PINOY VOTERS BRACE FOR GUNS, GOONS AND GOLD
METRO MANILA, NOVEMBER 4, 2003 (STAR) Raquel Arcega dismisses with a laugh the chances of next May’s presidential elections being any cleaner or better run than usual.
"Nothing changes," Arcega said as she and hundreds of other hopeful voters spent most of a day queuing in the sun in a vain attempt to register for the poll.
"They do not want to improve it. They want to have a cheating election again," she said.
Elections are typically acrimonious affairs in the country of 82 million, with perennial accusations of cheating as poorly paid officials tally tens of millions of votes by hand.
Results from some districts of the archipelago of 7,100 islands sometimes take weeks to come in.
Shootings are not unusual and vote-buying — with a few small bills or a sack of rice — goes on in many wards.
For more than 50 years, the phrase "guns, goons and gold" has described the rough-and-tumble formula for clinching votes. In a more modern variation, it’s "money, muscle and machinery."
Moves to computerize registration, automate vote-counting and allow overseas Filipinos to cast a ballot for the first time have raised hopes that much of the skullduggery could be eliminated.
Nearly 41 million Filipinos are eligible but with less than seven months to go, the Commission on Elections (Comelec) has decided to use vote-counting machines in just 15 areas and only half of two million new voters have been registered.
Just 362,000 of an estimated 7.5 million overseas Filipinos have bothered to sign up.
Comelec has also moved to stop the National Movement for Free Elections (Namfrel), a private watchdog group, from conducting its own election quick-count, breaking 20 years of tradition.
Critics, including Namfrel secretary general Guillermo Luz, say Comelec’s approach to automation and registration has left the door wide open for another flawed poll.
"They have been essentially fooling the public the whole time and we the voters are paying the price because we are about to drive off, possibly, a cliff," Luz, also executive director of the influential Makati Business Club, said recently.
But Comelec Chairman Benjamin Abalos said the decision not to automate vote counting nationwide was made by politicians and not the poll body.
He said a new satellite system for sending results to Comelec headquarters in seconds should eliminate much of the opportunity for cheating.
"Massive cheating is not in the counting," Abalos said. "Massive cheating is in the substitution of the election returns. Massive cheating is in the consolidation of the results." Risks
Much is at stake.
President Arroyo will try to keep a job thrust on her by the ouster of Joseph Estrada in a military-backed popular revolt in January 2001.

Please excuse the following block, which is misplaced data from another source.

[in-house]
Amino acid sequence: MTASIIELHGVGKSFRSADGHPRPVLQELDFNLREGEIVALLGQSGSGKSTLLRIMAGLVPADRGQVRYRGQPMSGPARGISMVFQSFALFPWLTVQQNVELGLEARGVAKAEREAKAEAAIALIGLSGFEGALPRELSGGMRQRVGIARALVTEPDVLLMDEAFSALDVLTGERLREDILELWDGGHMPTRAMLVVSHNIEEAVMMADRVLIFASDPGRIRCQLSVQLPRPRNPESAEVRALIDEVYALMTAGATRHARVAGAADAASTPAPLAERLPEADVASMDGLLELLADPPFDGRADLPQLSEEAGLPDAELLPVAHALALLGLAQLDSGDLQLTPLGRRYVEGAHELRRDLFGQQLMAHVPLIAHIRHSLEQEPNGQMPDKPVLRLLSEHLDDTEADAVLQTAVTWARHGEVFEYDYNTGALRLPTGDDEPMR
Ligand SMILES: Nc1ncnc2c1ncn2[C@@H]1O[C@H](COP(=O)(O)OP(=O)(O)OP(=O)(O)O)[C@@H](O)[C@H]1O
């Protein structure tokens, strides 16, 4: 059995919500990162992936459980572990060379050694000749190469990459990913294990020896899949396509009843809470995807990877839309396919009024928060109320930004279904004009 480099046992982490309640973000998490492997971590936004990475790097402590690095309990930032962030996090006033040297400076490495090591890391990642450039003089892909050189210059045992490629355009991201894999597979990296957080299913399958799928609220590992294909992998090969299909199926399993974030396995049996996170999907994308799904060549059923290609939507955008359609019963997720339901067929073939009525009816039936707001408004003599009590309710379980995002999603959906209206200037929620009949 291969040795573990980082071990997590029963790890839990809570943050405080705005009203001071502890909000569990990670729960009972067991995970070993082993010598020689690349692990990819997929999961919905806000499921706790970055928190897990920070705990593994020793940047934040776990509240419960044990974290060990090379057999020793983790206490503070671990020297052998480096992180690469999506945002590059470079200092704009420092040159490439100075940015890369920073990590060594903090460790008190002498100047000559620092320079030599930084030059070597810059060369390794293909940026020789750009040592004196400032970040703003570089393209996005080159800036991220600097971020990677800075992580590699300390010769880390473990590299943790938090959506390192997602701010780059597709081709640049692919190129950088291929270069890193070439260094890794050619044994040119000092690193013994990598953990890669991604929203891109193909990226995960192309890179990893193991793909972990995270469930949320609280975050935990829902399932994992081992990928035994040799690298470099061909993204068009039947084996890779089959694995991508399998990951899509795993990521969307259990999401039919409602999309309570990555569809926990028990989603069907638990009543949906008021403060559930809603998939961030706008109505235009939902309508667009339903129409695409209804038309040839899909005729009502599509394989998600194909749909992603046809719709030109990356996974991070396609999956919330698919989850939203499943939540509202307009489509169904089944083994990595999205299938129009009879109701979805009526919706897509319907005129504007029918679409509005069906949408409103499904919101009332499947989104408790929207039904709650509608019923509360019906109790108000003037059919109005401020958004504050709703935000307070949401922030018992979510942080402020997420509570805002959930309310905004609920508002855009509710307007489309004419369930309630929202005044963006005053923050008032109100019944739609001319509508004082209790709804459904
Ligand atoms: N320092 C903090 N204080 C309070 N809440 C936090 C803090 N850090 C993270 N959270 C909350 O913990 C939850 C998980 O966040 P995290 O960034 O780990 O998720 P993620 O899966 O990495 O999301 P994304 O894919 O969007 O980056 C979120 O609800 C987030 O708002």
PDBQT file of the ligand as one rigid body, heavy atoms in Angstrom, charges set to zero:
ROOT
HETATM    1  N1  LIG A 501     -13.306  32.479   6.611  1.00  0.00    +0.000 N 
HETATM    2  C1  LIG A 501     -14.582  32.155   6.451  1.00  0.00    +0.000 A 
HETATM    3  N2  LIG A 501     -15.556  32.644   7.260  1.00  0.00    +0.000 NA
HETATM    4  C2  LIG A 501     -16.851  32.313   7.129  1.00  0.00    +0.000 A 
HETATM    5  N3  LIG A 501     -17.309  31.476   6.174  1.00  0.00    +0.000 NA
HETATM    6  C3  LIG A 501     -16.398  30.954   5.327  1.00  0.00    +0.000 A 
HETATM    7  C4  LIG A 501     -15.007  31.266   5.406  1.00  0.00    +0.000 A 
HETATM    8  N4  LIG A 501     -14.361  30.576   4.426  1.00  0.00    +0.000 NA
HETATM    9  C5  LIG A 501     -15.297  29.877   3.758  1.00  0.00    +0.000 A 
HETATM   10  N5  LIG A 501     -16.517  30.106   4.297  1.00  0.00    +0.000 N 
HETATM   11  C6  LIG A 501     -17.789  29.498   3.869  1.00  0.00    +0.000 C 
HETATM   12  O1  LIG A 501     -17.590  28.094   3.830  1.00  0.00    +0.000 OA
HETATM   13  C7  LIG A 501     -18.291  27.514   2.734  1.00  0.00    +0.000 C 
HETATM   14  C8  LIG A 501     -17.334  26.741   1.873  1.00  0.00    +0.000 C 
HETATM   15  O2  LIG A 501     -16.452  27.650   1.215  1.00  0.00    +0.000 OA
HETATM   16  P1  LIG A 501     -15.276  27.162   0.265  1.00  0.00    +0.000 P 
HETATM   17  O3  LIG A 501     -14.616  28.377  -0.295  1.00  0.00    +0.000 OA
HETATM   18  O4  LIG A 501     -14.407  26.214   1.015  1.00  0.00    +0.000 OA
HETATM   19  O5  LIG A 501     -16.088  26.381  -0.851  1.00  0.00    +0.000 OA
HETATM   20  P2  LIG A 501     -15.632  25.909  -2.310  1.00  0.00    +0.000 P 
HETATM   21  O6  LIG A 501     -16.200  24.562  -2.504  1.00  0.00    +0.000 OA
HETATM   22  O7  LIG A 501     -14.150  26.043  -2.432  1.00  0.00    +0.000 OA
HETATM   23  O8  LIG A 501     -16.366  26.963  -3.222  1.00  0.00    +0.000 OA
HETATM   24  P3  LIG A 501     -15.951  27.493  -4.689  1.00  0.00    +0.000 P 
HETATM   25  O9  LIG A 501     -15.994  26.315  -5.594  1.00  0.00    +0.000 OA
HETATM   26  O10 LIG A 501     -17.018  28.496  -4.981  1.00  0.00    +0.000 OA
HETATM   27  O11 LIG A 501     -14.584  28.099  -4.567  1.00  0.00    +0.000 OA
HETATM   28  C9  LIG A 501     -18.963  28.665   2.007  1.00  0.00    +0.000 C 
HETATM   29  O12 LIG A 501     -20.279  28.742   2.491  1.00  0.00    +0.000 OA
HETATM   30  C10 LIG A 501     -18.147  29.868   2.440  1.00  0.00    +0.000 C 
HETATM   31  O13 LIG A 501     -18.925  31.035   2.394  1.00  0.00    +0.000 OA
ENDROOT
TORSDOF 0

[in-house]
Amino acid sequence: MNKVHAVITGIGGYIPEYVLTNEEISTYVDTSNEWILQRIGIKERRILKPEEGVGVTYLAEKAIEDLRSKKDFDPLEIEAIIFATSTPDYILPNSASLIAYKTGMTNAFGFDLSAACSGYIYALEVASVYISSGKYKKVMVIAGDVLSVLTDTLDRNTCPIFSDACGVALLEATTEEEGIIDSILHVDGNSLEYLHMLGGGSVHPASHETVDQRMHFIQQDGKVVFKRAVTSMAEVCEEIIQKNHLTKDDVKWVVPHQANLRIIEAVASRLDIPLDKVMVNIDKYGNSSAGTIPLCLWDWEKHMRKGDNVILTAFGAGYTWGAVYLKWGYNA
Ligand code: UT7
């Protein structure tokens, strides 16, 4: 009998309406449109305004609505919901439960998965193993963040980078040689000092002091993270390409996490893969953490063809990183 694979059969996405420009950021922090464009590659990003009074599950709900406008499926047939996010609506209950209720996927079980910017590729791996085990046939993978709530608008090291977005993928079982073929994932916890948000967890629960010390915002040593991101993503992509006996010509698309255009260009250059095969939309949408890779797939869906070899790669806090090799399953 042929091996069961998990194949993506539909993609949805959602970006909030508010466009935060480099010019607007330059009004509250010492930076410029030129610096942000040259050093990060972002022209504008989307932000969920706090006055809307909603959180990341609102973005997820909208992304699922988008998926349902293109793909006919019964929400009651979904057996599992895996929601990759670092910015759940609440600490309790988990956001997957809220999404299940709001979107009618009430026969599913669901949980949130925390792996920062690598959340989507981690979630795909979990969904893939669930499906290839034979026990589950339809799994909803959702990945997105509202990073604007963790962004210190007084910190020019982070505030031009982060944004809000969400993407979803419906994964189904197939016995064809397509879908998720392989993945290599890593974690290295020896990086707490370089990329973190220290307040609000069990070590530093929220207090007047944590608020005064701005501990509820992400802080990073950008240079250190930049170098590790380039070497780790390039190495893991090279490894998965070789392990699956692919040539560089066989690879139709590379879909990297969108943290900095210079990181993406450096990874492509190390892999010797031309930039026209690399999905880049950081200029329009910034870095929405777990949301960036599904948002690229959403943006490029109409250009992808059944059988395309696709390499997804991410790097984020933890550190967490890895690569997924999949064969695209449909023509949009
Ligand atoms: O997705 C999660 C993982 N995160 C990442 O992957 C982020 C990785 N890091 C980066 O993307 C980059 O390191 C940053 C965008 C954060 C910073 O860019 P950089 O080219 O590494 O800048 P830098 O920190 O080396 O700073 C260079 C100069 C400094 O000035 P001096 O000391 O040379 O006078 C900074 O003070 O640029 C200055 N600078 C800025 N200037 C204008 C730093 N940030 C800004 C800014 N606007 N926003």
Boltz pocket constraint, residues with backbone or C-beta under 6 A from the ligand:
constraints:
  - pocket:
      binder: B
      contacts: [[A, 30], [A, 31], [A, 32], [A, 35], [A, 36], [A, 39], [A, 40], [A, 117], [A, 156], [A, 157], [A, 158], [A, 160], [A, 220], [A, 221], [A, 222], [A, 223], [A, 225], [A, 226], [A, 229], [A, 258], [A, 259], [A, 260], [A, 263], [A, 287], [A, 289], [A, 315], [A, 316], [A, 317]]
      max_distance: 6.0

Lined up against her will be opposition politicians backed by poor Filipinos still sympathetic to Estrada. Many question the legitimacy of Mrs. Arroyo’s administration.
Estrada, on trial for corruption, denies any wrongdoing and maintains he is still the country’s legitimate leader.
Accusations of corruption flung at Mrs. Arroyo and her husband, Jose Miguel Arroyo or "Mike," and a bitter row over moves to impeach Chief Justice Hilario Davide Jr. have sent the political temperature soaring, unnerving investors and pushing the peso towards historic lows.
Many also fear a less than clean vote could prompt a power grab in a country that has seen a series of attempted military-backed coups and "people power" uprisings since long-ruling strongman Ferdinand Marcos was forced from power in February 1986.
The government put down a mutiny by several hundred disgruntled junior officers in July and the military is still rife with grumbling about corruption and low pay.
"It is critical that the elections be conducted honestly and peacefully and be regarded widely as credible and fair," Cielito Habito, an economist and former economic planning secretary, said at a recent academic forum.
"Any indications to the contrary could fuel renewed adventurism on the part of those who would resort to extra-constitutional means to gain political power."
Arcega and many of the others trying to register on a recent scorching hot day are already deeply cynical about politics but the 30-year-old canteen owner said she would queue up for as long as it took.
"I want to vote for Gloria," she said. "I want her to win."
Reported by: Sol Jose Vanzi
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